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Queensland Whale Watch

I think it says a lot for Australian conservationists that, when a rare white humpback whale was spotted off the coast of Queensland, they didn’t immediately christen it Moby Dick. Instead, they called it ‘Migaloo’ … which, in the language of the Aborigines of the area, simply means ‘White One’.

Every Southern winter, that is, from June to November, the whales migrate along the eastern coast of Australia from their feeding grounds in Antarctica to their breeding grounds further north.

When we’re talking about whales, we tend not to measure them in metres, or even feet and inches. After a certain size, these are just meaningless figures. So, to use a unit with which anyone can identify, the usual unit of measurement (in Britain, anyway) is London buses; weight is measured in African elephants … an adult humpback whale weighs as much as eleven elephants.

We didn’t see Migaloo when we visited the area, but his name is carried by the boat we cruised on. ‘Spirit of Migaloo’. She’s just one of the boats that set out from various spots in Queensland to take people out to see the whales. She's a modern, luxurious catamaran fitted with the latest instrumentation.

'But we don't use radar or sonar' they said 'It would disturb the whales too much'

So, they rely on experience and know-how … and, probably, messages from a friendly helicopter pilot … to find them, and so confident are they that they offer a refund in the event of not seeing any. However, they do use audio equipment, so that passengers can hear the haunting whale song.

And, to give a better idea of the size of these ocean giants, without the use of elephants or London buses, there’s a triangular sun-shade above the upper deck, which is about the size and shape of the tail of the average blue whale.

Spirit of Migaloo belongs to Seaworld, a marine theme park, on Queensland’s Gold Coast. You can, if you wish, buy a deeply discounted combination ticket, which allows a cruise and entry to the park, which is situated just on the other side of the car park from the dock.

In one of two places, it’s possible to spot whales from the land. You get a better view of them from the boat, but we didn’t need to cruise too far out to see some. On the way out, we sat in the comfortable lounge, while the crew showed us video of the whales, and told us a little bit about them. And, only about 20 minutes had passed before we saw our first ones. I was expecting to see just a series of splashes and spouts some distance away from the boat, but some of the whales got close enough to enable some really good photos or video to be taken … IF you were quick enough.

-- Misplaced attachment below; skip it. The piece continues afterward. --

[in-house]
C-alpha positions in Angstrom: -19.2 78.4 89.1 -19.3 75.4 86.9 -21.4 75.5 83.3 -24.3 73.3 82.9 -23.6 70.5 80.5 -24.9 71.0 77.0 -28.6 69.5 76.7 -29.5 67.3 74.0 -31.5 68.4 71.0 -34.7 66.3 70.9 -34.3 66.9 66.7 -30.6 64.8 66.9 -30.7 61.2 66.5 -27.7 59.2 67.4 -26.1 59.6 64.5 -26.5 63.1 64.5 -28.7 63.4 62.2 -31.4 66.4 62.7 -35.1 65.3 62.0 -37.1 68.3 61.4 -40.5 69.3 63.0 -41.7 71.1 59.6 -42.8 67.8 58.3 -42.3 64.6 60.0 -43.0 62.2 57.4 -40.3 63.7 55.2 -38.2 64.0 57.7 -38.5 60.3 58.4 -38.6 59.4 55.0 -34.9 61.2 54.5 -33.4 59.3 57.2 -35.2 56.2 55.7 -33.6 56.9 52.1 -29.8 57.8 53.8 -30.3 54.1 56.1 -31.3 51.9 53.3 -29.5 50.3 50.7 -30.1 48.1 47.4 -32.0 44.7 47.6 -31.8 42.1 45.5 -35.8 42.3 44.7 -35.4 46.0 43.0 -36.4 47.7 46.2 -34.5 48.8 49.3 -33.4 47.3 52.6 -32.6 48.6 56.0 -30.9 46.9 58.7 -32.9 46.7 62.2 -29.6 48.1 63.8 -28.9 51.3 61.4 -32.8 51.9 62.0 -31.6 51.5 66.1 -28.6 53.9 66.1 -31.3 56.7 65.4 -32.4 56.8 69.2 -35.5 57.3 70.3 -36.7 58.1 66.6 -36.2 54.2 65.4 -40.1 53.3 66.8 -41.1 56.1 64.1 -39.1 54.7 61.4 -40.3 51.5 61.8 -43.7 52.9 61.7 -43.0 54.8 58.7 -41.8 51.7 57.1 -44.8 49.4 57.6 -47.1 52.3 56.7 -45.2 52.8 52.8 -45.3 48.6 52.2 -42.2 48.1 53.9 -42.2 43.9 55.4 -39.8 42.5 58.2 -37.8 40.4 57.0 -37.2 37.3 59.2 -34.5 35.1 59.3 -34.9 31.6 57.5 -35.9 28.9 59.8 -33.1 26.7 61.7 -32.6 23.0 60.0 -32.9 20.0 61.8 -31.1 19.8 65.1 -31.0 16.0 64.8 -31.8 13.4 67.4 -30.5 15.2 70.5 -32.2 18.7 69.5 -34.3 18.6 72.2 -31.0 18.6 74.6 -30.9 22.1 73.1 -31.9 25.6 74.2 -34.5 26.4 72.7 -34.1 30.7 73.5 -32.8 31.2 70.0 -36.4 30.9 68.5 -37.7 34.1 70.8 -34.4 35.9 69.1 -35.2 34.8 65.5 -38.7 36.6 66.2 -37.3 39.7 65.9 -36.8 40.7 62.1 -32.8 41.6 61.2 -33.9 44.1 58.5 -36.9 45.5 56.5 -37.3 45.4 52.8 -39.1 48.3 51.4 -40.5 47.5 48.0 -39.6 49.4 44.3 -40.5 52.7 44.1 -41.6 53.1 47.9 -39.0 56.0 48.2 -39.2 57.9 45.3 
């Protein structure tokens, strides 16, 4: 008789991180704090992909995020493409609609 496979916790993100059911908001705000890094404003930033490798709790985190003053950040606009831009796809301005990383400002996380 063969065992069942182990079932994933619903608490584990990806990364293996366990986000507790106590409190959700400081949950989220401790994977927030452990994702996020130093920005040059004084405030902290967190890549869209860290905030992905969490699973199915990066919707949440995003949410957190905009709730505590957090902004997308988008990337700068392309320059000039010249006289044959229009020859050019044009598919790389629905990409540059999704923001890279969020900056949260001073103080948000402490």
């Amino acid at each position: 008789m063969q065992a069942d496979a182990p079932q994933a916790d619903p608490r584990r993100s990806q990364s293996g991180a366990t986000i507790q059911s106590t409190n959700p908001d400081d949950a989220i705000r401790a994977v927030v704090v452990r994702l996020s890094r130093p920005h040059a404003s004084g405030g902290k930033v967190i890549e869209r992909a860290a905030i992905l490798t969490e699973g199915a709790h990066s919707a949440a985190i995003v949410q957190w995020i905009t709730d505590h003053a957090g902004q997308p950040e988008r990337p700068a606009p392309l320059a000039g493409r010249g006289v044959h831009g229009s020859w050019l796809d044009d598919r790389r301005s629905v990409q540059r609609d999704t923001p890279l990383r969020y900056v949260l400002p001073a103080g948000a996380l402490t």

One came very close to the stern of the boat; so close, I thought of the scene in ‘Jaws’, where Roy Scheider sat grumbling in the back of the boat, while the shark reared up behind him.

Here, digital photography really comes into its own. You can take a 'machine gun' approach. Admittedly, this results in quite a few shots of blank sea, but these can easily be discarded, in a way that was never possible with film … unless you were VERY rich! And, you MIGHT get some good photos.

If you don’t manage any decent images, though, there is a professional photographer on board, armed with state of the art equipment who, as well as taking your picture will also get pictures of any whales seen, copies of which she’ll be only too happy to sell to you.

Of course, you don’t have to voyage to Australia in order to spot whales. They frequent just about any sea you care to name, although I don’t recall ever hearing of any in the Mediterranean Sea.

They’ve even been seen in British waters. On one occasion, I wasn’t on a special whale cruise, but an everyday Scottish island ferry. We’d called in the harbour on the island of Coll, and my friend excitedly called me over to witness the ‘giant dolphin’ cruising off the side of the boat. It was no dolphin, though, but a minke whale … which, by the time I’d hurried to get my camera, was gone.

But, no matter how many whales you spot; no matter how close you got or how successful your pictures were, you won’t be satisfied. You’ll want more; you’ll want a better view of more whales; you’ll want to improve on your pictures or videos. And, I can almost guarantee that, within a very short while, you’ll be thumbing through brochures, planning yet another whale cruise.


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Keith Kellett spends his ‘retirement’ travelling, writing, photographing, videoing and blogging about food and drink, beer, old cars, railways, beer, steam engines, history and historical re-enactments, bygones, beer, gardens, travel, beer and brewing, nature and the outdoors and beer. Sometimes, he gets published; sometimes, he even gets paid! He operates a blog (http://travelrat.wordpress.com) and has written two books ‘One Thing Leads to Another’ and 'When the Boat Comes In'He’s originally from Cumbria, but now lives in Southern England, near Salisbury, just (I was going to say, a stone’s throw) a short distance from the ancient stones of Stonehenge, where he’s a volunteer at the Visitor Centre when time permits..



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